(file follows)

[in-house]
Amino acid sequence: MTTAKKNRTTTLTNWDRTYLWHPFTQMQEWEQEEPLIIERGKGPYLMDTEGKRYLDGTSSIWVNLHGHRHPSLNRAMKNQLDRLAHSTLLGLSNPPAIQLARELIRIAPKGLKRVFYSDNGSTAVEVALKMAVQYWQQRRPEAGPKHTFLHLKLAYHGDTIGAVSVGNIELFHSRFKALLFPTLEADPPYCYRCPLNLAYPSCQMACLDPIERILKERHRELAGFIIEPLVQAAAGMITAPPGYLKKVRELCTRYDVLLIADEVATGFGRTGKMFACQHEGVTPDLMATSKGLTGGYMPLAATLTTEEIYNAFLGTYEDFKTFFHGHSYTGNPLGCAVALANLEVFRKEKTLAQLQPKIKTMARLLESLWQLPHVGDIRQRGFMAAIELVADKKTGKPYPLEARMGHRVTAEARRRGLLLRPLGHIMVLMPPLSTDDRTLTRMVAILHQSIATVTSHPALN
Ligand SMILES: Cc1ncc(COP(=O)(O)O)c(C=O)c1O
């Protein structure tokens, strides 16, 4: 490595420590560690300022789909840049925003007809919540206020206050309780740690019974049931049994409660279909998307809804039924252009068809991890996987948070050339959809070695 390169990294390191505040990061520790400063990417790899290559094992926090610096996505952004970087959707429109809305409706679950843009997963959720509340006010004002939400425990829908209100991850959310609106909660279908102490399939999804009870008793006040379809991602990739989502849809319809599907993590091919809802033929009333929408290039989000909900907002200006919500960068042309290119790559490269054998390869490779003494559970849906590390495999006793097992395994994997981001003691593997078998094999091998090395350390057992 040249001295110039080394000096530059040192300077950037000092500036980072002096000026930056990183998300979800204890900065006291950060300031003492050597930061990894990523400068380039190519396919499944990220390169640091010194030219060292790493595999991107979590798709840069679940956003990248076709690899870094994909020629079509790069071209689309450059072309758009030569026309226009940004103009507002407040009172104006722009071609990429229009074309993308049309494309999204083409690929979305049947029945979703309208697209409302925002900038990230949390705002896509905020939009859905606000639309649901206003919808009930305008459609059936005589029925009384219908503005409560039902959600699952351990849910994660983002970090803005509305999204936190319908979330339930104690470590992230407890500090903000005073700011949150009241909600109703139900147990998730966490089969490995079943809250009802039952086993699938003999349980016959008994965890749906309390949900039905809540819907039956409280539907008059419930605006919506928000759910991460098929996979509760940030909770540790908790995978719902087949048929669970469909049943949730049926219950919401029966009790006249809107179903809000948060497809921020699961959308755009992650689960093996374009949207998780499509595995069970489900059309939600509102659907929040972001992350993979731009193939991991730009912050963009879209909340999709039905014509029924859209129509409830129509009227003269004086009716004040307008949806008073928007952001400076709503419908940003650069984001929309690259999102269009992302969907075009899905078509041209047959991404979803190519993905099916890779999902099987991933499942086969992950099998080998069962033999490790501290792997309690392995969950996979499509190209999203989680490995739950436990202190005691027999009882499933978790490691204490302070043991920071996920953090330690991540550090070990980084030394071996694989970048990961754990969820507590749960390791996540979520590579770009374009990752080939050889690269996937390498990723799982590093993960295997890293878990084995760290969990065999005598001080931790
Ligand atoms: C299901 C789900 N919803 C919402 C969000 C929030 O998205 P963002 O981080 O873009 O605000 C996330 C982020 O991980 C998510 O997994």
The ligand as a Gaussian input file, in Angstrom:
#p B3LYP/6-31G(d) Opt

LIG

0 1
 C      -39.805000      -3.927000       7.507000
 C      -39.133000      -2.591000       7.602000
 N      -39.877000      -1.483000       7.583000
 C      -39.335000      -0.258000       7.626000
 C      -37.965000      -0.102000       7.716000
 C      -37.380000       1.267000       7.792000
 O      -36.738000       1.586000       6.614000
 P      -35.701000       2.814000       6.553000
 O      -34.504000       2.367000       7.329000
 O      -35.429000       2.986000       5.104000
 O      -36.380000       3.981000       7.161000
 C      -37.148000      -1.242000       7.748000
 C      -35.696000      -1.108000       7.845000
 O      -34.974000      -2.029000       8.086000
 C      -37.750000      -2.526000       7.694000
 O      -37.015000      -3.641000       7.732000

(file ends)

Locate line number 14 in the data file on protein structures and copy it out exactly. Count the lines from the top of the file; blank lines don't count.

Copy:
 C      -37.965000      -0.102000       7.716000